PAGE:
In all the excitement of the show tonight at Freebird Live, VOID Magazine got together with G. Love to find out more about the musician’s style, life, influences, inspirations and the upcoming show. Not only will G. Love and Special Sauce be performing, but they are also collaborating with artist Jay Alders, who will be doing live paintings onstage with the band. Make sure to go check out this exceptional and unique experience TONIGHT at 8 p.m.

VOID: Your music obviously pulls in many different styles. What genres would you say have influenced your music the most?
G. LOVE: Definitely the delta blues and hip-hop. When I first heard the John Hammond record “Country Blues,” my life changed. I knew right away and very clearly that was the sound I wanted to make on my guitar and harmonica. I also grew up a child of the 1980s in Philly, where hip-hop was being invented and it was an explosive new sound that was rocking my world. I would sit in my room playing Robert Johnson then be out skating and writing graffiti, listening to the Beastie Boys. One day it all collided and I found my sound.

VOID: What made you want to give exposure to local talent by creating Philadelphonic?
G. LOVE: I’ve always been into jamming and nothing turns me on like meeting talented musicians. I’ve always felt that if I made it, then anyone can make it.  All you have to be is a true original. I always keep my ears open and in that way, I’ve helped a lot of peeps get record deals and a foot in the door of music.

VOID: What was life in Boston like?
G. LOVE: I moved to Boston when I was 19 with two guitars, a bag of harps, two microphones, a small battery powered amp and not much else. I didn’t know anyone so it was a bit lonely but I would always remind myself I was there to play music, not have fun. I would practice up to eight hours a day and busk in Harvard square.  I worked at a coffee shop and played any gigs I could get. Most of the performance time was on the street where I honed in on my skills. It was the best time of my life.

VOID: What sparked your decision to move to Boston?
G. LOVE: I knew you could get a permit to legally play on the streets. In Philly, you could get kicked off the street at any moment by the cops, so I decided on trying Boston. Boston is a big music town with many venues of all sizes, music schools, lots of rockers and it’s close to NYC where you could try to get a big break.

VOID: What is life like being a dad, has it changed much? Has this had any impact on your music?
G. LOVE: Being a father has made me a better person.  It has made me focus on all aspects of my life. If I have to leave my boy for a tour, you’re goddamn right I’m going to play my ass off and make every moment onstage count. Leaving home just never gets easy when you’ve got a child at home, but that’s bittersweet. You’re living the dream and sometimes you realize that dreams ain’t all they seem to be in a lot of ways. My son is starting to jam the drums and, who knows, maybe someday he will be out here too.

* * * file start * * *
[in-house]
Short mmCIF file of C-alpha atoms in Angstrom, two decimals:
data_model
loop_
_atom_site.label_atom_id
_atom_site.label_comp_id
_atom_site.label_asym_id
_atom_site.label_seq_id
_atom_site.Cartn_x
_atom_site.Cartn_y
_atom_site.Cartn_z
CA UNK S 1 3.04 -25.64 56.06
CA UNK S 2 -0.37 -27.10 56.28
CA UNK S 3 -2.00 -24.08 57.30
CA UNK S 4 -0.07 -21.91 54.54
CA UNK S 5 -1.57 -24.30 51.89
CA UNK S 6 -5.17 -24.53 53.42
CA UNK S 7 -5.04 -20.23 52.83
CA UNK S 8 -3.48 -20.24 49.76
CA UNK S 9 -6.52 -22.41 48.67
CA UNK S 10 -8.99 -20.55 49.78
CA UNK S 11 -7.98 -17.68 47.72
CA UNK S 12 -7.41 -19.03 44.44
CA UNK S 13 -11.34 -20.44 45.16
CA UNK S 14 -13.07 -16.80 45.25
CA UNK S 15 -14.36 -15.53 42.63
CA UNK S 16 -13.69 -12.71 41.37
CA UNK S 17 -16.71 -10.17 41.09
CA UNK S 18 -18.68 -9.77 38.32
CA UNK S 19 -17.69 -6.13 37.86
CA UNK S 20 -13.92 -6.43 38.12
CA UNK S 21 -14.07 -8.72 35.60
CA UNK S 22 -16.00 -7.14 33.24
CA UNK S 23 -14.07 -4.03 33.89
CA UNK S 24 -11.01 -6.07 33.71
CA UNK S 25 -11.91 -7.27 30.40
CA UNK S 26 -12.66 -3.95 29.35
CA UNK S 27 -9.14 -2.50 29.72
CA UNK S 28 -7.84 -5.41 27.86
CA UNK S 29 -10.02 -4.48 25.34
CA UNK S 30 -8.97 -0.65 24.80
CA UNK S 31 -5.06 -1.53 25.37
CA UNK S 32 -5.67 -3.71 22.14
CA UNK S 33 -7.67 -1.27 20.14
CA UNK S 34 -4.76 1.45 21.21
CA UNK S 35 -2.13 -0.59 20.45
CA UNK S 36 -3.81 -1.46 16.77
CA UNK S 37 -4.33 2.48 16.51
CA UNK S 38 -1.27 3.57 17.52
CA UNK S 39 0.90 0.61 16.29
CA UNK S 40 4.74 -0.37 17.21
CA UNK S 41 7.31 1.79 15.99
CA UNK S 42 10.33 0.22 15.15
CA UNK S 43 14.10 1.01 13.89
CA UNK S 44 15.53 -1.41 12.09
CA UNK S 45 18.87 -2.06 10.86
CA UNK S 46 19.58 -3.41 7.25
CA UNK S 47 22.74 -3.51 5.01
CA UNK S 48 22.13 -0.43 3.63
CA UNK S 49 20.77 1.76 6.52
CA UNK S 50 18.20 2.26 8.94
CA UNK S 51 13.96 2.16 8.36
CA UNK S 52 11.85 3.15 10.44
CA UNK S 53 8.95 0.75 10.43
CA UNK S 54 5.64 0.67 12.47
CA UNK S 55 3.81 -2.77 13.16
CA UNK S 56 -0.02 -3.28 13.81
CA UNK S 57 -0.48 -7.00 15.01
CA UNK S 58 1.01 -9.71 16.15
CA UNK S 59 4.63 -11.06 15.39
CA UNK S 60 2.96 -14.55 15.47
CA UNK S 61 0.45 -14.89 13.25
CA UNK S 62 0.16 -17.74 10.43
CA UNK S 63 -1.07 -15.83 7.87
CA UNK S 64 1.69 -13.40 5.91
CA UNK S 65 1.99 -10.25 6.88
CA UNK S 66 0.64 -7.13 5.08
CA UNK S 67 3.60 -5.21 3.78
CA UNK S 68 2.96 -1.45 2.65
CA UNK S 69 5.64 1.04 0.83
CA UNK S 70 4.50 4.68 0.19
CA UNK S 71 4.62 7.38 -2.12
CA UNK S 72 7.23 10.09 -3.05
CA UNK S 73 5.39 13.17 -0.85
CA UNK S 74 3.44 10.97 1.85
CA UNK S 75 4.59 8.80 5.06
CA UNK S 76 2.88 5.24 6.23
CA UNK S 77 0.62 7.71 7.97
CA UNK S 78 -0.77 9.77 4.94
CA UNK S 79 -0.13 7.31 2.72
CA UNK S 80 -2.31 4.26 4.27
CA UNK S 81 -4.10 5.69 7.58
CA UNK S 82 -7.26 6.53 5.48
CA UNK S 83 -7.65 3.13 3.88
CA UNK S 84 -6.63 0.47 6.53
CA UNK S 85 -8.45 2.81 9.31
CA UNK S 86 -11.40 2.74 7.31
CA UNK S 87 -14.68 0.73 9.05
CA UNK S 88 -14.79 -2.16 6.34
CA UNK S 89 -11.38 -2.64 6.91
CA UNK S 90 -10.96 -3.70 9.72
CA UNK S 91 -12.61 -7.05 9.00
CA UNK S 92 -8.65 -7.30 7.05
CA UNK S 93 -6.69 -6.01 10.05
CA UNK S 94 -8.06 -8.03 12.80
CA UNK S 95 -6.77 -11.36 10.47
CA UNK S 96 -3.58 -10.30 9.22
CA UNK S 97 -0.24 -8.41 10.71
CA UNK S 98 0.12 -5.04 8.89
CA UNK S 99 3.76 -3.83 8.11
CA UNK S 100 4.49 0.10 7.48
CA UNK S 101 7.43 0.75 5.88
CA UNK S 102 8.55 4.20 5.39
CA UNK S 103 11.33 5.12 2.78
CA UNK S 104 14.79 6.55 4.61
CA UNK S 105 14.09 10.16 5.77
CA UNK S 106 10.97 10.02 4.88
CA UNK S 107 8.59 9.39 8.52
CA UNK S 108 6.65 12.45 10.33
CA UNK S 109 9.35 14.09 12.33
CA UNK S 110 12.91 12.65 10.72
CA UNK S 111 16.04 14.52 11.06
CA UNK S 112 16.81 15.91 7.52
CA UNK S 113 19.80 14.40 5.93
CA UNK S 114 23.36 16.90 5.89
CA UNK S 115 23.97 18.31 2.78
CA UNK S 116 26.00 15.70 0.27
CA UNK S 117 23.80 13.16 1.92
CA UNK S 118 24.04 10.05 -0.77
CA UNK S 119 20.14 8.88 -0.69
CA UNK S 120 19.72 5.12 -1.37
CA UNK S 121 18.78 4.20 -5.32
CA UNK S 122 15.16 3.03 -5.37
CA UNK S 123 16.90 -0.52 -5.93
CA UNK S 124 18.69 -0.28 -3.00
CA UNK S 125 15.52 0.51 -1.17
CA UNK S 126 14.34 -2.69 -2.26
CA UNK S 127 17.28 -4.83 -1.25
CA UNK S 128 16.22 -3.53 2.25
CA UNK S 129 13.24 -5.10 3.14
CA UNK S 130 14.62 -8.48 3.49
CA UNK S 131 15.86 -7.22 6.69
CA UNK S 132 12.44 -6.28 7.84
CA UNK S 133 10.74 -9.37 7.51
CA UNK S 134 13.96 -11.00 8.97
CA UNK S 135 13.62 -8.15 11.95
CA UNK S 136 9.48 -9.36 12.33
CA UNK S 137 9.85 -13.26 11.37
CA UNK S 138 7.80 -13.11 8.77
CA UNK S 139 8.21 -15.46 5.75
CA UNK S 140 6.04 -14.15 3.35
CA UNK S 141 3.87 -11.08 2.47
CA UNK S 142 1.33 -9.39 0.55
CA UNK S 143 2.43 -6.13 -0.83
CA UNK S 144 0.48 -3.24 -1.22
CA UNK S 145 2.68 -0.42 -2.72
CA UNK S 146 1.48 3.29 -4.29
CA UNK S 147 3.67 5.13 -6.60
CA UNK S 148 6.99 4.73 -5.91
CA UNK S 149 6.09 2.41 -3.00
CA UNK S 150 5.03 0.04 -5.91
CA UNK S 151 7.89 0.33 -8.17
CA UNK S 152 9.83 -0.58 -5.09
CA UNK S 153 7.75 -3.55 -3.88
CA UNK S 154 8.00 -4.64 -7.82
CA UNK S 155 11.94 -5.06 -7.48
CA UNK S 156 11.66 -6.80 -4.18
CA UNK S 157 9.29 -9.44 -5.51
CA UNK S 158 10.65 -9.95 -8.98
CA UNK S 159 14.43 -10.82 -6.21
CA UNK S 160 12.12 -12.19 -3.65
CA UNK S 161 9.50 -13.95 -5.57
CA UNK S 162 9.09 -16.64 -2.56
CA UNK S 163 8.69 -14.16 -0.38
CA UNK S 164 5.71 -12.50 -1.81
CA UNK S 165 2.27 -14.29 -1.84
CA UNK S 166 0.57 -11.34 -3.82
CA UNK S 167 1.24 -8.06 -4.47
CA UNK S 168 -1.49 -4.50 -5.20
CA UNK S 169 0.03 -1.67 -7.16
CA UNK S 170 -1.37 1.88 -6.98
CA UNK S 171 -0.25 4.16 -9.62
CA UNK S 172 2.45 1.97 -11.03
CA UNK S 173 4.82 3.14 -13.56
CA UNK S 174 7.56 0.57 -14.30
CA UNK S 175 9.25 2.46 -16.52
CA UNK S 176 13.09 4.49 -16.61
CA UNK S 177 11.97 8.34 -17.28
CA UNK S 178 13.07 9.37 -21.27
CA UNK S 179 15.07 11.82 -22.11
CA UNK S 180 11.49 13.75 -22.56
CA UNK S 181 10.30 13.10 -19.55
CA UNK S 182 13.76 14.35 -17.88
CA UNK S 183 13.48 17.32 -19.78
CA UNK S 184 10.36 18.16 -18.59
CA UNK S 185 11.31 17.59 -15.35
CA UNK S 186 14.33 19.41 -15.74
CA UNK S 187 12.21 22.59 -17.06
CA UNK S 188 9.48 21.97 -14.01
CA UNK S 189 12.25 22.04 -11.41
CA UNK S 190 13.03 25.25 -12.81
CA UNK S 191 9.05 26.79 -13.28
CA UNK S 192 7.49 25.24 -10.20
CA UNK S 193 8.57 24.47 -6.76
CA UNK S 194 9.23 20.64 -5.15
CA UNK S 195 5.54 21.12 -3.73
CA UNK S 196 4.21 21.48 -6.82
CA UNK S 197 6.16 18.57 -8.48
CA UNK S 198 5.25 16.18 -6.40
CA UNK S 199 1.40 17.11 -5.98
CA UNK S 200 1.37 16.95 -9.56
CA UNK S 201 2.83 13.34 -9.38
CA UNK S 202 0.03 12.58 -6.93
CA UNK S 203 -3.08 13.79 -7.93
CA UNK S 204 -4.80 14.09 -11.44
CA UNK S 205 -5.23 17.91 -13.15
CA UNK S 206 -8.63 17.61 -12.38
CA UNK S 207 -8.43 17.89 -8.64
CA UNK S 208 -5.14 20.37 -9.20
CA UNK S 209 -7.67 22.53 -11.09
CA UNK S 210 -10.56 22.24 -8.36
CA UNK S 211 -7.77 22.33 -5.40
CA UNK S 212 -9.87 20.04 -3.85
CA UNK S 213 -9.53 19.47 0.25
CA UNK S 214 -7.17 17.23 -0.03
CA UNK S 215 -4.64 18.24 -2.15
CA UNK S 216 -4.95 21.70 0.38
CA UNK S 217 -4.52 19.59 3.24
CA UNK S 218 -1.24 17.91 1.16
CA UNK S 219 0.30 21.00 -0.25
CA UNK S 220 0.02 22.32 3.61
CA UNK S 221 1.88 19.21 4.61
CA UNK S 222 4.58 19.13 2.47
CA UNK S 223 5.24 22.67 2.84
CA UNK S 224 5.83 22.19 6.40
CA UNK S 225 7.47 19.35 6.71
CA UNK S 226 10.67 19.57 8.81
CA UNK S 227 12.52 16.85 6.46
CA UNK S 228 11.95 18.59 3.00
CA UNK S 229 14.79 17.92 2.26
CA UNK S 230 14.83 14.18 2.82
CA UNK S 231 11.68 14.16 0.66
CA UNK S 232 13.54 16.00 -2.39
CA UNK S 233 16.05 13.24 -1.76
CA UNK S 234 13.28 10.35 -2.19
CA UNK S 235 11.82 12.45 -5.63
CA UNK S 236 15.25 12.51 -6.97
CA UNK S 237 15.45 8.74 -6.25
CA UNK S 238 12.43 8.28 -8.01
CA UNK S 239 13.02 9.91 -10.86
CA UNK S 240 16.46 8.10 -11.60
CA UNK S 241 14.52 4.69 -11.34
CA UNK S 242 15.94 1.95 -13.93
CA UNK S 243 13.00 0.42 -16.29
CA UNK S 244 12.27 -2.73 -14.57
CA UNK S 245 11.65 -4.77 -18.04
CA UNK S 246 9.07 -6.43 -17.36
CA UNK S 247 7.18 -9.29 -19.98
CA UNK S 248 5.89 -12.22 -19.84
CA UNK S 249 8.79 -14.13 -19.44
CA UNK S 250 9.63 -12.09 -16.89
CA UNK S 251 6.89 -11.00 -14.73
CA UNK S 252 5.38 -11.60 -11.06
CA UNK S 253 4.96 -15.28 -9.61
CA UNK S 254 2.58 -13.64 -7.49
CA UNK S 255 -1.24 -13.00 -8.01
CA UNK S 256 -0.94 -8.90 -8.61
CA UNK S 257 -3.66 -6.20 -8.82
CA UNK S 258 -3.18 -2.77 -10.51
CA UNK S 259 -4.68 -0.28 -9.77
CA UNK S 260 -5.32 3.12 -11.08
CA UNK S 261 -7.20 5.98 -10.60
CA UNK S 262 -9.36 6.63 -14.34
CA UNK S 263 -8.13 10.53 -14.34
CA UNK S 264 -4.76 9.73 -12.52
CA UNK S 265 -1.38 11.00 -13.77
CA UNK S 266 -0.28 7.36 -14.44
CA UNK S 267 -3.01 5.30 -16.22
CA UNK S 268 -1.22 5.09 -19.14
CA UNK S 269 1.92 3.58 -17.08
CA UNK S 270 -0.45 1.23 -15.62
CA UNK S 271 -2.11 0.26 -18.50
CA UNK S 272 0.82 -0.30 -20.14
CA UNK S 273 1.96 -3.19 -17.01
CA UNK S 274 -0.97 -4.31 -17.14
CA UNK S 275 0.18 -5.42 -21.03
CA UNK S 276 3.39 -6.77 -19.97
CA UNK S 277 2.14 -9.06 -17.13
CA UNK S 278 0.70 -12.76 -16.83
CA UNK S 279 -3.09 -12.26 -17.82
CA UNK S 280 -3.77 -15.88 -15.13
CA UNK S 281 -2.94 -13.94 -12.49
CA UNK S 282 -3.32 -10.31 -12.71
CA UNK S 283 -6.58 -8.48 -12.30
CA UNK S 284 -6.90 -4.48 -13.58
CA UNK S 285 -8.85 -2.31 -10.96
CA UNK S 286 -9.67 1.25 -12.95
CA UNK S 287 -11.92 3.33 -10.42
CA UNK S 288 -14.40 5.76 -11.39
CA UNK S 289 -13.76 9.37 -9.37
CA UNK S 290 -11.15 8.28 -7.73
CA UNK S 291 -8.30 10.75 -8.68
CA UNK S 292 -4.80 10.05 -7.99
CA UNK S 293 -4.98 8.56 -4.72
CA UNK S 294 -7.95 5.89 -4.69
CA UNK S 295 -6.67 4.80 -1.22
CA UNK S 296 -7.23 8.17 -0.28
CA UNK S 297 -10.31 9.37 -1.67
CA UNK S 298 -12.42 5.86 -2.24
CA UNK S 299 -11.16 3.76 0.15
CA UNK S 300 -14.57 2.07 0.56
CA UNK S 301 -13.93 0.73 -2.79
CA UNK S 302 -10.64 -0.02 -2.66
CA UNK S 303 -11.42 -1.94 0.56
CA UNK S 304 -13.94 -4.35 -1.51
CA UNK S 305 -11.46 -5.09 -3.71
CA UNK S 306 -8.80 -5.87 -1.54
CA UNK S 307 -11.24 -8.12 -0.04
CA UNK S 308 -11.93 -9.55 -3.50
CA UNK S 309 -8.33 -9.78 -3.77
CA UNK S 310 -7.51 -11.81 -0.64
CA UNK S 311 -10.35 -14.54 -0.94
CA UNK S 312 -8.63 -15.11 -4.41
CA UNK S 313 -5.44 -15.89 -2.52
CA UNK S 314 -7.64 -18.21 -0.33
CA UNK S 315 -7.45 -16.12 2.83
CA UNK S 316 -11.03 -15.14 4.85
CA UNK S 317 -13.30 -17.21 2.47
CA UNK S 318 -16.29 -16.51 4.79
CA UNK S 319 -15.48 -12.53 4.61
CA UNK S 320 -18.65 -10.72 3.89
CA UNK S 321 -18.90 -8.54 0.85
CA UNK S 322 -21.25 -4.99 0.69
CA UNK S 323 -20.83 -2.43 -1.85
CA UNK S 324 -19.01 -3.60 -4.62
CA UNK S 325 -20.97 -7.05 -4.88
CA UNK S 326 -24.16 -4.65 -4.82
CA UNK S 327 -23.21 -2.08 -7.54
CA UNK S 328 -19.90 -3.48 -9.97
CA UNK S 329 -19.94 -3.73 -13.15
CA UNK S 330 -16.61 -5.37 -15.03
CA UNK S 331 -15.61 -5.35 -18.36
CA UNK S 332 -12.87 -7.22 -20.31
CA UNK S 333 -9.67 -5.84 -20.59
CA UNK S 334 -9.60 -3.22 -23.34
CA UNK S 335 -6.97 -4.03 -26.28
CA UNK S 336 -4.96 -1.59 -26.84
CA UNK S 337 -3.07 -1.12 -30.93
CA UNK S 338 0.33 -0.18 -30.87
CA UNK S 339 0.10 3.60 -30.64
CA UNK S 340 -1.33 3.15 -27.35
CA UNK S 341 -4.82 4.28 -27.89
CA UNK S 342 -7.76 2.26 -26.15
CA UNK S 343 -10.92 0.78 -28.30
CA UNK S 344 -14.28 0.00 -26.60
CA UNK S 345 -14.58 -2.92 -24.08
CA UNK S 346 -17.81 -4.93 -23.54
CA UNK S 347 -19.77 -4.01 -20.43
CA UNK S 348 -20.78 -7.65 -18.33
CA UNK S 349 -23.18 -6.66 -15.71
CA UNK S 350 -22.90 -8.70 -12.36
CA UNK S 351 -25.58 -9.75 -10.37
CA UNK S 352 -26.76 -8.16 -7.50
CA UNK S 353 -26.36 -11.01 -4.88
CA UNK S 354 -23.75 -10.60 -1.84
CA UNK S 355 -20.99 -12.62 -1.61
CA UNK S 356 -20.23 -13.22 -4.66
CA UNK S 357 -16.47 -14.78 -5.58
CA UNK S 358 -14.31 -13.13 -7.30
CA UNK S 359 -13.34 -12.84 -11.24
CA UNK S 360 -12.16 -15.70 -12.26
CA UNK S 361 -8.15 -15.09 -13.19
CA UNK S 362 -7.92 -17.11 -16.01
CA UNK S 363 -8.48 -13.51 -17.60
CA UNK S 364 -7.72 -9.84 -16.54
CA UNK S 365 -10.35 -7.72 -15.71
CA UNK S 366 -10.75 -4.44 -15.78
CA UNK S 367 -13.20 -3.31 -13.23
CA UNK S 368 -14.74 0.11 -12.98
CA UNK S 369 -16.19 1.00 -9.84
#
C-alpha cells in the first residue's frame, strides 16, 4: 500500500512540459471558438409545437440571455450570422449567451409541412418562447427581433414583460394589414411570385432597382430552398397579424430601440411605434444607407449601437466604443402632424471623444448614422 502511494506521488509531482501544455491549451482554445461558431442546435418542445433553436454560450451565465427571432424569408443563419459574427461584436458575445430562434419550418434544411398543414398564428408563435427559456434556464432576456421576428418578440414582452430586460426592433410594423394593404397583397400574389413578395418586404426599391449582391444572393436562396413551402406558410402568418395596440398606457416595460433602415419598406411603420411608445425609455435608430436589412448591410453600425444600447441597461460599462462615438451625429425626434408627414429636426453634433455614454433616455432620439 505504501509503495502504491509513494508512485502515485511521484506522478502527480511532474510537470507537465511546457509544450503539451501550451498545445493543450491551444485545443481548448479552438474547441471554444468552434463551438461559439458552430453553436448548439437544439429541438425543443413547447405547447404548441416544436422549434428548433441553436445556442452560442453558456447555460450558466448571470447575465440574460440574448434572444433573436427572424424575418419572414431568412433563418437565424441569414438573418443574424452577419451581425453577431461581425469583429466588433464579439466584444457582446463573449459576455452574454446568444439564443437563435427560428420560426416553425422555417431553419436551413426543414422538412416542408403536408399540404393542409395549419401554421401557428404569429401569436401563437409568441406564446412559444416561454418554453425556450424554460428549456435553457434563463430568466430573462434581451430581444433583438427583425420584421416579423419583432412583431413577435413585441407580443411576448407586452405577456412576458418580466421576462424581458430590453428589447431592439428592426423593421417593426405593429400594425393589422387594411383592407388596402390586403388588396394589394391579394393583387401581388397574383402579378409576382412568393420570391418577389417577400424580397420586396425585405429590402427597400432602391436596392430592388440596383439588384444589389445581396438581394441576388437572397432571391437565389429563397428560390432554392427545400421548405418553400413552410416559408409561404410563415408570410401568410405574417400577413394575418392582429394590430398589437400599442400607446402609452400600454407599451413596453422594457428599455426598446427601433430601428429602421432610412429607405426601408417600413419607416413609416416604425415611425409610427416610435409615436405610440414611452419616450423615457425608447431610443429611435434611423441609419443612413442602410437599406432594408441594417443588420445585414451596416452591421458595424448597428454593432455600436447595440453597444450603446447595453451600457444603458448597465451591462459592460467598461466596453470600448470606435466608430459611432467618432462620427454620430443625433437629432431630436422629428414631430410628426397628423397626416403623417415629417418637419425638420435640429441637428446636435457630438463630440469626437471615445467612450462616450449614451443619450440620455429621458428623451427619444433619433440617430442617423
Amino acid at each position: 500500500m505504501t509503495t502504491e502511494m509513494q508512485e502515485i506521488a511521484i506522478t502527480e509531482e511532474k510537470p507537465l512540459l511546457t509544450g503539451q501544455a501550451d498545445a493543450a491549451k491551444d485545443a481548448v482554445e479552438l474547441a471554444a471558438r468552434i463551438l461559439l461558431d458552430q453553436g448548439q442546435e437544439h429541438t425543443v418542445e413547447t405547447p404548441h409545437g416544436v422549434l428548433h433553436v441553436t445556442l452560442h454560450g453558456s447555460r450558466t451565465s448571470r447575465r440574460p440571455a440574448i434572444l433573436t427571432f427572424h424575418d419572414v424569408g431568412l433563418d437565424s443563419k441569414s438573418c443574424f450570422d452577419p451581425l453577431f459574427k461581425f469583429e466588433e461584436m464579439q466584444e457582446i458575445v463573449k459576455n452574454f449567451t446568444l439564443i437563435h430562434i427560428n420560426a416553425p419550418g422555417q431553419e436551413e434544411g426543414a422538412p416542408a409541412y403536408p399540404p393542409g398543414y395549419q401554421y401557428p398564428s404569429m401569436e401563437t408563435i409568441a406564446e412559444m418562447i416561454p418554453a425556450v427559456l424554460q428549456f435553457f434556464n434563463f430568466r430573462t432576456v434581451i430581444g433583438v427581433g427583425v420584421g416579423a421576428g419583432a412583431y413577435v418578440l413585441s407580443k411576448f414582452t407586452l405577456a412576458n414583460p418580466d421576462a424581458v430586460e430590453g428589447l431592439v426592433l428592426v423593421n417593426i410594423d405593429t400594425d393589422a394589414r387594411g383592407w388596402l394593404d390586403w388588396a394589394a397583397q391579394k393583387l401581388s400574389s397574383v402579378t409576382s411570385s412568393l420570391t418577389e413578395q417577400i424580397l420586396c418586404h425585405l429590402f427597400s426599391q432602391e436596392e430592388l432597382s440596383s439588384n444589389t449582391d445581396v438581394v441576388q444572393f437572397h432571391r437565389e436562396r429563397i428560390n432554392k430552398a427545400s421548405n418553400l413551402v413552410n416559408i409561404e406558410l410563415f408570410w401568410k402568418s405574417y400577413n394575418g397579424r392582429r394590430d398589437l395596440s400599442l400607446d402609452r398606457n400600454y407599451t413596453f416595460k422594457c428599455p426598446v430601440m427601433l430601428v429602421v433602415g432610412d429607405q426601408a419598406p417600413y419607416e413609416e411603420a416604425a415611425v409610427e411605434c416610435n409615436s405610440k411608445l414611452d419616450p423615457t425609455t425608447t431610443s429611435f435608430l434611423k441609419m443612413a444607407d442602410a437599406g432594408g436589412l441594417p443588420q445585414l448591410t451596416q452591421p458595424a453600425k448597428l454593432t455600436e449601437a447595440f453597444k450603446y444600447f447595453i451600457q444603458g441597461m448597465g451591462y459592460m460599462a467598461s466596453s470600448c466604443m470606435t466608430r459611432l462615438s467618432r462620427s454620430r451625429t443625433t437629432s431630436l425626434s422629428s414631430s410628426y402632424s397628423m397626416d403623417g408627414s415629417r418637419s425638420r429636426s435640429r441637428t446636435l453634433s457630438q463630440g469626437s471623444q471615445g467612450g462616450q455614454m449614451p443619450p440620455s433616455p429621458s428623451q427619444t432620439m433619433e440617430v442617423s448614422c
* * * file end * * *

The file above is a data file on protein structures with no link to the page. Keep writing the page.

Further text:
VOID: Tell us about your passion for surfing.
G. LOVE: Aside from playing music, there’s nothing I’d rather be doing. Surfing is the ultimate sport and it has taken me all around the world. I’ve been surfing exactly as long as I’ve been playing guitar. When I met Jack [Johnson], the music and surfing worlds collided so it’s been a fun ride to say the least.

VOID: You’re very well-traveled. What country or city that you have visited has had the biggest impact on you and left you with the most memories?
G. LOVE: I think I always cherish playing in Japan. I’ve been there probably 35 times and although it can be a very culturally challenging place to play music, I’m always honored to perform there and I’ve made some dear friends.

VOID: What is it about the blues you love the most? Why has this genre captured your heart?
G. LOVE: It’s raw, it’s real. It’s so far away from where I was born and raised but I couldn’t help it – when I met the blues, the blues took me away.

VOID: The blues are all about telling a story of hardship. Do you feel you incorporate your own “hardships” into your music – not just in the lyrics, but does the overall sound reflect your feelings?
G. LOVE: Blues is a celebration of life – the good times and the rough times. You can feel it. You have to bring the feeling and expression to it. What can you emote with these simple changes? That’s what always got me.

VOID: You have done very unique shows in which you integrate much art. How did this idea come about?
G. LOVE: I love the visual arts. I can’t do it so well, but goddamn, I love paintings so much I could eat them. I collect art now and I feel so good supporting arts with gig money I’ve made by people supporting my own art. One of my favorites is Greg Haberny.

VOID: What gave you the idea to bring Jay Alders on stage to do a live collaboration with him?
G. LOVE: Jay and I have been working together since a surf-art tour in Brazil in 2005.  He’s a tremendous artist and we are happy to have him paint live onstage

VOID: Is there anything else you would like to include?
G. LOVE: Check out my new hot sauce: Put it on your food, not your baby!!!